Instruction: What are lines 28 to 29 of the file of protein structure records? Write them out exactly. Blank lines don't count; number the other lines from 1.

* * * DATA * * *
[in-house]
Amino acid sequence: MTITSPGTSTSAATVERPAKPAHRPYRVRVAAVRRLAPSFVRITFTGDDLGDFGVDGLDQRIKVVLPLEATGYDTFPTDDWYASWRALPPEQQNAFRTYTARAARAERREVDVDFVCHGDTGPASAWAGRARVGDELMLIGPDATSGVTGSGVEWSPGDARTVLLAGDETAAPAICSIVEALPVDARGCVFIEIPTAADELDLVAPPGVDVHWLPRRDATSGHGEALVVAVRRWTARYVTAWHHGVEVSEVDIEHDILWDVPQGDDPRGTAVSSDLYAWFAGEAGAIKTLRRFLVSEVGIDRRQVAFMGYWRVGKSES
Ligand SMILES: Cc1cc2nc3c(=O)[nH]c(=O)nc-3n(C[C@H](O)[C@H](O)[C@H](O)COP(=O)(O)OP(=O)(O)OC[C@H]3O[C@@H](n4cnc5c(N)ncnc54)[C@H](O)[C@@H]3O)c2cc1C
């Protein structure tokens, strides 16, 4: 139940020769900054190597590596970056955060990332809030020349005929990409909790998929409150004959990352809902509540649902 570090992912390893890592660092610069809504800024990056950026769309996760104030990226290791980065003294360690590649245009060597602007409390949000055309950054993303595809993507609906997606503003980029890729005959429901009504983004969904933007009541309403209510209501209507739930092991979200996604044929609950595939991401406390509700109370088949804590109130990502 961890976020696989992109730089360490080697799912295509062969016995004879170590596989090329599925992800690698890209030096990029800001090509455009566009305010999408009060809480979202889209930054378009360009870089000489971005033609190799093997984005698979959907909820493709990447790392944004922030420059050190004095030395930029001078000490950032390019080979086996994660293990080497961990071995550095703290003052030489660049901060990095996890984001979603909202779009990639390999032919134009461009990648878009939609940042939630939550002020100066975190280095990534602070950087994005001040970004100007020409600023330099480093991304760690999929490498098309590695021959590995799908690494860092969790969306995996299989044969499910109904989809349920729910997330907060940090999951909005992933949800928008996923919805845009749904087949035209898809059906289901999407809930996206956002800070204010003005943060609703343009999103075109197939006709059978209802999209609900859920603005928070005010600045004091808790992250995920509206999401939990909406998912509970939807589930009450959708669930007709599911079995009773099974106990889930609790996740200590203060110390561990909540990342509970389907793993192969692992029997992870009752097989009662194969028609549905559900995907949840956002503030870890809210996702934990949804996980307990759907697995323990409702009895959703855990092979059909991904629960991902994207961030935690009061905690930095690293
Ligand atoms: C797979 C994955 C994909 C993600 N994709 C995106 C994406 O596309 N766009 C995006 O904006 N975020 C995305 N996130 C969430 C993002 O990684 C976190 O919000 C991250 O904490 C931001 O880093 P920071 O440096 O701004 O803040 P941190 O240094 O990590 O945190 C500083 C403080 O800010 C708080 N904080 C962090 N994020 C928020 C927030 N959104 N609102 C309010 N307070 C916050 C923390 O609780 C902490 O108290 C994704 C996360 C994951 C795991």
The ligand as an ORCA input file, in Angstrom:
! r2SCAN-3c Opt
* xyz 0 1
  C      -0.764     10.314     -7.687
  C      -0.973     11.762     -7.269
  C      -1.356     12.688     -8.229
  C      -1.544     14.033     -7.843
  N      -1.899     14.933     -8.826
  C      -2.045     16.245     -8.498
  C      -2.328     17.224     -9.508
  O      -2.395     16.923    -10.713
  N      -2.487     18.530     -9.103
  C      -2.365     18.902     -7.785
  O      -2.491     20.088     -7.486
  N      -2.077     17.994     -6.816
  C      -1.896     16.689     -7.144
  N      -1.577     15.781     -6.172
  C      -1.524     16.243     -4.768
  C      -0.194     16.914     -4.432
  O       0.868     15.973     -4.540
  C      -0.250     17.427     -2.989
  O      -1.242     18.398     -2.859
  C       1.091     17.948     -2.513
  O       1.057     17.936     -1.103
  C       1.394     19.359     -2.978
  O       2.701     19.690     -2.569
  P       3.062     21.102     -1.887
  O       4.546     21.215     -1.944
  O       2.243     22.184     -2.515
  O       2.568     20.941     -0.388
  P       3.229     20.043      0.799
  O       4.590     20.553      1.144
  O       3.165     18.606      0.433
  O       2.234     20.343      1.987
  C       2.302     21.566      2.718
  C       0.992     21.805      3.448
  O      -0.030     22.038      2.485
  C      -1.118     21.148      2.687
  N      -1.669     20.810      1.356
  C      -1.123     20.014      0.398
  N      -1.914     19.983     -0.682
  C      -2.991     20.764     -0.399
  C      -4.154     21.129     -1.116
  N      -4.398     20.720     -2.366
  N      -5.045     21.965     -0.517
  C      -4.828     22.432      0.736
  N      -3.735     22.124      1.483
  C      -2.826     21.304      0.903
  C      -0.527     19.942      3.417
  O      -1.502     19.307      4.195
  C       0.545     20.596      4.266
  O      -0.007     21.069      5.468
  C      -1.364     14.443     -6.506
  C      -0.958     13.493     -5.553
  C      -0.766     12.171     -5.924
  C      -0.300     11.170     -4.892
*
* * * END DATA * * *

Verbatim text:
  C       1.091     17.948     -2.513
  O       1.057     17.936     -1.103